Proposals to cut the red tape from environmental regulations
There has been talk of proposals to cut environmental regulations down to a single 50 page document. Environment secretary Caroline Spelman will not confirm or deny this. Do the regulations need to be clearer? Charlotte Reid finds out.
Environmental regulations that give guidance about pollution and wildlife could be about to give way to red tape cutting.
The Guardian has revealed that cabinet office minister Oliver Letwin met with senior officials from the Environment Agency and Natural England to tell them that he wanted to make all environmental guidance rules into a 50 page document.
Since then there has been no confirmation of what is going to happen either way.
Environment sectary, Caroline Spelman, was quizzed on the role that the Department for Environment, Food and Rural Affairs (Defra) had in the proposed slashing in environmental guidelines by a select committee on Wednesday.
Spelman said, “I am not in a position to confirm or deny the story. I was not at the meeting”.
The Government has done something like this before. Previously they decided to change the property planning laws, which used to run at over 1,000 pages, to make them clearer and more consistent.
Critics said the new document was confusing and vague. Chair of the Environmental Audit Committee, Joan Walley MP, said the new planning policy “presents different messages to different audiences about what the presumption in favour of sustainable development actually means”.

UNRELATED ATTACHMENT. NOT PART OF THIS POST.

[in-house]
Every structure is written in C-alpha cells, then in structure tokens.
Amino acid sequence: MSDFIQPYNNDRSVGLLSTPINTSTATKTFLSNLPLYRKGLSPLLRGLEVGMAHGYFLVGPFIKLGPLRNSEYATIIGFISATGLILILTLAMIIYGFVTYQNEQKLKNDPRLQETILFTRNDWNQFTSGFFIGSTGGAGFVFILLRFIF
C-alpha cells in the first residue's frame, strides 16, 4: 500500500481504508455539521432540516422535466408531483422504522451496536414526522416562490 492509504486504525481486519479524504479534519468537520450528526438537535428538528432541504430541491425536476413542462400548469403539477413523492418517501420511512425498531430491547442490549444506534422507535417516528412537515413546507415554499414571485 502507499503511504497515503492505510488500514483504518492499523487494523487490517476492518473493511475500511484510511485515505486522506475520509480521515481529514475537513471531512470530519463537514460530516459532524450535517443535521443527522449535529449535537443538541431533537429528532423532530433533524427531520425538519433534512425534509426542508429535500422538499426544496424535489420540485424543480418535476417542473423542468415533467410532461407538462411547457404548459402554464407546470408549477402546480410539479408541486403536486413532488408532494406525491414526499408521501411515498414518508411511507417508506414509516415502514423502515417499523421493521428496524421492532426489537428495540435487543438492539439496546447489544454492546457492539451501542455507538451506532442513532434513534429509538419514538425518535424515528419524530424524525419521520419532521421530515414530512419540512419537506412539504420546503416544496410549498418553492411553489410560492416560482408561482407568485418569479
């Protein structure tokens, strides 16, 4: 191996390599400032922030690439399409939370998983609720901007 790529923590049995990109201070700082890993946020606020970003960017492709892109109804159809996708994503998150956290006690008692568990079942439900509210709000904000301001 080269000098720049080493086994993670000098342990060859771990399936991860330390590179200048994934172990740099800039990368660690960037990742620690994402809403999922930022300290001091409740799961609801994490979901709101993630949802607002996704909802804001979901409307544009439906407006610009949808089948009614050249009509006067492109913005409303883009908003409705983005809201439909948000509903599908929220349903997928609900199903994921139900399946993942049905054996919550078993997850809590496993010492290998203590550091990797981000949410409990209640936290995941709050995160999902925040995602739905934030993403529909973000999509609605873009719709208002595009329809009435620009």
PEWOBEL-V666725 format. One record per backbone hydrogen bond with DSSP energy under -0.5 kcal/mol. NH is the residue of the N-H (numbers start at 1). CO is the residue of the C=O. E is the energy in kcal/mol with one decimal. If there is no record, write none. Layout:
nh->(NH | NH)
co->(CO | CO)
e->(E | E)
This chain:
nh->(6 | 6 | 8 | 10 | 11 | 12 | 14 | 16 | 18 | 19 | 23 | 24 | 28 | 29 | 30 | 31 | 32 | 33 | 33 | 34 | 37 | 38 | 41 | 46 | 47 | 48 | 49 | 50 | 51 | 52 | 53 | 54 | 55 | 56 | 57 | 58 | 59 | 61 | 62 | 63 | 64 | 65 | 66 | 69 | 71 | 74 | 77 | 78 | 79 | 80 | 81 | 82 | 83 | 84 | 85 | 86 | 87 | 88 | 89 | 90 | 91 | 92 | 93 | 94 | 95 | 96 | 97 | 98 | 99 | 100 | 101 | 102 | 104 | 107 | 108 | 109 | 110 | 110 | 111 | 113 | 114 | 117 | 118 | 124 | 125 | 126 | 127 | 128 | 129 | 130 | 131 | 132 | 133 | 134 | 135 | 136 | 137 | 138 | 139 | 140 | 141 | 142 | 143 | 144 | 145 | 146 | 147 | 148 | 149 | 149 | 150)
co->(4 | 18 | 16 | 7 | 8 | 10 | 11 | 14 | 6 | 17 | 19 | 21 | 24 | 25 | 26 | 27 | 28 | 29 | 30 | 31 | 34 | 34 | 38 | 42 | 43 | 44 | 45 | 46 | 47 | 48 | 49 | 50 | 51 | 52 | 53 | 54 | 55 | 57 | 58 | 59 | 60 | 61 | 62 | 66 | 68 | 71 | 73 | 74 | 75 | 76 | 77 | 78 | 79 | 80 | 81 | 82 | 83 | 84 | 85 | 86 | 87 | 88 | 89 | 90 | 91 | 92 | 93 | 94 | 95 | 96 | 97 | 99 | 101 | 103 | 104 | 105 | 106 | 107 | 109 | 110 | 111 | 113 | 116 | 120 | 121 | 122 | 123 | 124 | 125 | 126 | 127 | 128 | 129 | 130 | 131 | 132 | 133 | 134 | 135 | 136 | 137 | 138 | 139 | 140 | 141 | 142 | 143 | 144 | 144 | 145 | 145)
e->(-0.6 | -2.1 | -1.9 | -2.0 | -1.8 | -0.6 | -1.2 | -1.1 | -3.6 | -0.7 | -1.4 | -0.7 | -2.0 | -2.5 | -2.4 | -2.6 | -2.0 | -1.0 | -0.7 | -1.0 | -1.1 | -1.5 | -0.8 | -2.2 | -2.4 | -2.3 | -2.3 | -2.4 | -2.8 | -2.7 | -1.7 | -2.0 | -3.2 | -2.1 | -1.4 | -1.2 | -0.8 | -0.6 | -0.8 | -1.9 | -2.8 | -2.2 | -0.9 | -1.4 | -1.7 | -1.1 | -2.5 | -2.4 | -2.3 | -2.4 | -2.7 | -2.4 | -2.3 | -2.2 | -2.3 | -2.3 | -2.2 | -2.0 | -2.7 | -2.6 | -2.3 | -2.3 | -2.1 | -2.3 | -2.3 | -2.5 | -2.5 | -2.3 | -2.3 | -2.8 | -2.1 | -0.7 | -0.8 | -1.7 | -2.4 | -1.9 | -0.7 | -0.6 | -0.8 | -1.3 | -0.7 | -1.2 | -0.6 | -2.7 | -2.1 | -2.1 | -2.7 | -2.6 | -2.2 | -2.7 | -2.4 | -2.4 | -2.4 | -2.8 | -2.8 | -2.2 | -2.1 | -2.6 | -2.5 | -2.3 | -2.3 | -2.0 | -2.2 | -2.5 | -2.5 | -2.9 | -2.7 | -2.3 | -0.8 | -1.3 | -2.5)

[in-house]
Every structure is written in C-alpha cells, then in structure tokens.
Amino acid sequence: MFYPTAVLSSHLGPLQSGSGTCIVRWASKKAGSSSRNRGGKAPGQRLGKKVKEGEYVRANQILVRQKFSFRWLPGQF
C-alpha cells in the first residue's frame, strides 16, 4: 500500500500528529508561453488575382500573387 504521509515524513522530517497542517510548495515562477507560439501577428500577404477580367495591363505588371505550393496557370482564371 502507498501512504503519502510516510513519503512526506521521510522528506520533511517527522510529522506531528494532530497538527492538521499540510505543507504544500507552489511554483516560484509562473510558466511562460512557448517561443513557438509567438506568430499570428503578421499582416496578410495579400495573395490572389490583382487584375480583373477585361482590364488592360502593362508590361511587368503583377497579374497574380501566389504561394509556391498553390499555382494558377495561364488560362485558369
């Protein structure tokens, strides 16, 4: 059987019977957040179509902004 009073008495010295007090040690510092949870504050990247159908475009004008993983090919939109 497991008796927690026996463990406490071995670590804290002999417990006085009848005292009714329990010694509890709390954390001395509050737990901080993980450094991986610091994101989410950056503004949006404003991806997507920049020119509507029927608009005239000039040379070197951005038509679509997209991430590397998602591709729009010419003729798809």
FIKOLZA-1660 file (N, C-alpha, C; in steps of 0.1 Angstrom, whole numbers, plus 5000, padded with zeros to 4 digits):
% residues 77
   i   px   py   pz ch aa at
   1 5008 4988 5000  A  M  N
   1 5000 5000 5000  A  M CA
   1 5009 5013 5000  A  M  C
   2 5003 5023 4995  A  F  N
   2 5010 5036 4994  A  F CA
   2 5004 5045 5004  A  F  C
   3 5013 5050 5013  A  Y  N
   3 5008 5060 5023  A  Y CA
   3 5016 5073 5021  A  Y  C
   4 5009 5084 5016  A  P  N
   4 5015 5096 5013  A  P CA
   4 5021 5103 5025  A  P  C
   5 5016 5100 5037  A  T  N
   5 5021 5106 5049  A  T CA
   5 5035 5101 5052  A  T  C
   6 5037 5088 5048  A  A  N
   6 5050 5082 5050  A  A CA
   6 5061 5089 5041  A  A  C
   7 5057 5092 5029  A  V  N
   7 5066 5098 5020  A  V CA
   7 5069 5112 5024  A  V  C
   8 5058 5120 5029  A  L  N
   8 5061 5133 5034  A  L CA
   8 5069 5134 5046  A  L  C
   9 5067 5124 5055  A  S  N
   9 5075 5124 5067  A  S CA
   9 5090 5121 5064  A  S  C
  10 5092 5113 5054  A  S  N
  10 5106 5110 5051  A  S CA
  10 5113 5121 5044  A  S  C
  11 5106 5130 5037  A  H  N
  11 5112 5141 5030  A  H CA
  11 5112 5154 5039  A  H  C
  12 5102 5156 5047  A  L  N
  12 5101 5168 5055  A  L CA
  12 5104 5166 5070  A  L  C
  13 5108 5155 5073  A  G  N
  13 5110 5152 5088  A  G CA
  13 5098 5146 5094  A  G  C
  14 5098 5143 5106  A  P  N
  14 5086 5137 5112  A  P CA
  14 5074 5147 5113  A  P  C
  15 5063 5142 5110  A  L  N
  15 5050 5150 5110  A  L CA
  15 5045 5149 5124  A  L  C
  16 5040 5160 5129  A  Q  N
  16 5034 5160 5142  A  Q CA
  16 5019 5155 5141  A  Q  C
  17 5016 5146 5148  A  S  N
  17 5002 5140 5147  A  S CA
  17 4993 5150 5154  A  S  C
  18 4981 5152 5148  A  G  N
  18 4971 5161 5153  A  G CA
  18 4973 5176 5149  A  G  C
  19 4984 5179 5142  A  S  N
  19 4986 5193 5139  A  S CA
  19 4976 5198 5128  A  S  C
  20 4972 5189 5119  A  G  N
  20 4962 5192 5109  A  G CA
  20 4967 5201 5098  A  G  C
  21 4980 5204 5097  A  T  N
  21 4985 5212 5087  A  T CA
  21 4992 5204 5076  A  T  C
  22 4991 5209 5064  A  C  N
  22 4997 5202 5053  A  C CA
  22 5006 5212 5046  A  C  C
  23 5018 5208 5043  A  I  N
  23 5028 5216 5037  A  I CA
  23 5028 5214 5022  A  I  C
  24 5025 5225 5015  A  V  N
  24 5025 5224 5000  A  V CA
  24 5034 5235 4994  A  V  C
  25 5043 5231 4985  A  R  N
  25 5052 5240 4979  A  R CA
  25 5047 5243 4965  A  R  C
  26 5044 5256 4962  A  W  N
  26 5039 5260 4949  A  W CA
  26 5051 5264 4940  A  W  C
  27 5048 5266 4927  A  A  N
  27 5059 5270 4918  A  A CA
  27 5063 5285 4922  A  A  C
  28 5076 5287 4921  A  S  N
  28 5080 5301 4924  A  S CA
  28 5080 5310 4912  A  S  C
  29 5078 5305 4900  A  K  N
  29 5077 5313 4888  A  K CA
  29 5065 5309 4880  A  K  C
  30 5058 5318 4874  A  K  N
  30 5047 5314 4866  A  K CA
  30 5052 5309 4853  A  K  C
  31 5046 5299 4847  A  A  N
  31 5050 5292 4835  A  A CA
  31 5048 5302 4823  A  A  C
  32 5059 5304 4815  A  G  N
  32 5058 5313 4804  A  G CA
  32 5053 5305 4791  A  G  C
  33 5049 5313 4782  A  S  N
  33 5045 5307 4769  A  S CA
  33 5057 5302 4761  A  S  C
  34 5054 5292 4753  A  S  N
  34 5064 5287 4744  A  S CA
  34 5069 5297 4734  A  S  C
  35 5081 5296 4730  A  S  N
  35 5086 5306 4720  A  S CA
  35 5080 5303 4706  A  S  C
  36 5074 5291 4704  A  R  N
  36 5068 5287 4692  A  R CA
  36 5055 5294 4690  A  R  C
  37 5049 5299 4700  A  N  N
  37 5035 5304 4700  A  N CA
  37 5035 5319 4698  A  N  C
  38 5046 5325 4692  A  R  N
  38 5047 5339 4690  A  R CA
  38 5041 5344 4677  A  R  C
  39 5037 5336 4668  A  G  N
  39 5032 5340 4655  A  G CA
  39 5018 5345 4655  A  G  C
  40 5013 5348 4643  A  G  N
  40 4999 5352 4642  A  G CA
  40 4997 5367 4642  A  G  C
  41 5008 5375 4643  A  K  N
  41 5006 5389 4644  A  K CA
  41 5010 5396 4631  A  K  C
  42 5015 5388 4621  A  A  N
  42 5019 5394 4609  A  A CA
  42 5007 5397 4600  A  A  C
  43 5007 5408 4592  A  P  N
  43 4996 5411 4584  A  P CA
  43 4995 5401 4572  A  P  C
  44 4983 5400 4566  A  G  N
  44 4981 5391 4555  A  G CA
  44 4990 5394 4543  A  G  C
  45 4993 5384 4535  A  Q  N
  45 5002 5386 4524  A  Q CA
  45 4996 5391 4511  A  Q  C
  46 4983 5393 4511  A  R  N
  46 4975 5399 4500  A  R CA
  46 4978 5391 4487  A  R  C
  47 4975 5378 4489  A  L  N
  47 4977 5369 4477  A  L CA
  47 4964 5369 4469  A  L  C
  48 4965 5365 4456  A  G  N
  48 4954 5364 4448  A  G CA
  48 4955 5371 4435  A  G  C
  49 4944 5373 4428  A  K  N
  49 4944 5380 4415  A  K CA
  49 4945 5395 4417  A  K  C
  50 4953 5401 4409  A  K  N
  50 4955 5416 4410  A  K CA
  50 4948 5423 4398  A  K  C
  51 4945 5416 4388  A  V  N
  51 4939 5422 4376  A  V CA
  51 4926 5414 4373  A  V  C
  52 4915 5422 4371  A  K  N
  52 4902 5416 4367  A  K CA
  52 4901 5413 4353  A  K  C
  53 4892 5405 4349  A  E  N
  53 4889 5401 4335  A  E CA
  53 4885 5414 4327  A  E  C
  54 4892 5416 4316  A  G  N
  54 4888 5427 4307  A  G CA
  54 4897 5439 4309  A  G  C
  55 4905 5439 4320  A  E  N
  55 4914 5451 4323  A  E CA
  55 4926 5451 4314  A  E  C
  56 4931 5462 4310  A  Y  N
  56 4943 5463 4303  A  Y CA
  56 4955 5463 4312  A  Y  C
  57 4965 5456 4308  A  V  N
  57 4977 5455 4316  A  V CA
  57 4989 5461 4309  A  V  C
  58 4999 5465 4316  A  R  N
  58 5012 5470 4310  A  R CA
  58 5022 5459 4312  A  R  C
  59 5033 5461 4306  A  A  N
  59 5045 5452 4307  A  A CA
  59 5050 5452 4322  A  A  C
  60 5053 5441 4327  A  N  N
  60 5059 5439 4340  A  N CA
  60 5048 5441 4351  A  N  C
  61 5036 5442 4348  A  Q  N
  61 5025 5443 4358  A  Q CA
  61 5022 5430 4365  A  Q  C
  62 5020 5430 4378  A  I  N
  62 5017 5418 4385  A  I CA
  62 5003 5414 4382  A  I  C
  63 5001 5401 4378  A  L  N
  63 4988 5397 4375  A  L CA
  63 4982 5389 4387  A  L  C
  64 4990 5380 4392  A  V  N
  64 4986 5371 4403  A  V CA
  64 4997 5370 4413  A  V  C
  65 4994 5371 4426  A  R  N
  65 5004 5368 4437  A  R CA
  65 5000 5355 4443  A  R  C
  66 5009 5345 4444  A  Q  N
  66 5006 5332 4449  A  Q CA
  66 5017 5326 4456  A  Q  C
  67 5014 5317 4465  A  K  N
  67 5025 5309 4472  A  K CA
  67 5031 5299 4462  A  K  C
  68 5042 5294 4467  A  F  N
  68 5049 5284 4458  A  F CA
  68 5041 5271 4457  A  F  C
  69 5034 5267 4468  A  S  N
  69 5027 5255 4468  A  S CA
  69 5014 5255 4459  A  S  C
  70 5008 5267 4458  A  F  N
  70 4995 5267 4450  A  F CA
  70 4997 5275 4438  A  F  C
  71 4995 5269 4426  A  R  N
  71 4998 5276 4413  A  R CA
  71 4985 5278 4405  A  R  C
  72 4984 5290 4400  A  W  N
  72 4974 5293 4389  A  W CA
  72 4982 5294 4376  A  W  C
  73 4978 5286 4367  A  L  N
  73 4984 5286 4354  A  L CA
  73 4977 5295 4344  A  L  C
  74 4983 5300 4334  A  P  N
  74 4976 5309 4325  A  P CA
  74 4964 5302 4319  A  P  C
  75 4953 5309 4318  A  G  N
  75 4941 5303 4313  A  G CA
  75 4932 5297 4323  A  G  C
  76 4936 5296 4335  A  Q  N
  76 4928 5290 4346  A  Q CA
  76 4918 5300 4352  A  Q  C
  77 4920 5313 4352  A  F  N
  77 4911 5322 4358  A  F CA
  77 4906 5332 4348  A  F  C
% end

The plans to simplify the environmental regulations are said to be part of the Red Tape Challenge which is trying to cut the number of supposedly unnecessary regulations in place in the UK.
In Wednesday’s select committee, Spelman explained the Red Tape Challenge, saying it is there to make “sure that you protect the purpose for which the regulation was put in place but you relieve the regulation where it is duplication or there is any gold plating to relieve the burden on business”.
However, businesses have already challenged the Government’s idea that green regulations are a burden.
Neil Bentley, the deputy director general of the CBI, said in response to the Chancellor’s Autumn Statement, “Environmental regulation doesn’t have to be a burden for business. Framed correctly, environmental goals can help our economic goals – help start new companies and generate new jobs and enrich all of us”.
This uncertainty from the Government does fit in nicely with the underlying message of what leading think tank, the Institute of Economic Affairs, said to Blue & Green Tomorrow last year.
If you are going to act sustainably then do not rely upon government regulation to make you change your ways, do it for yourself.
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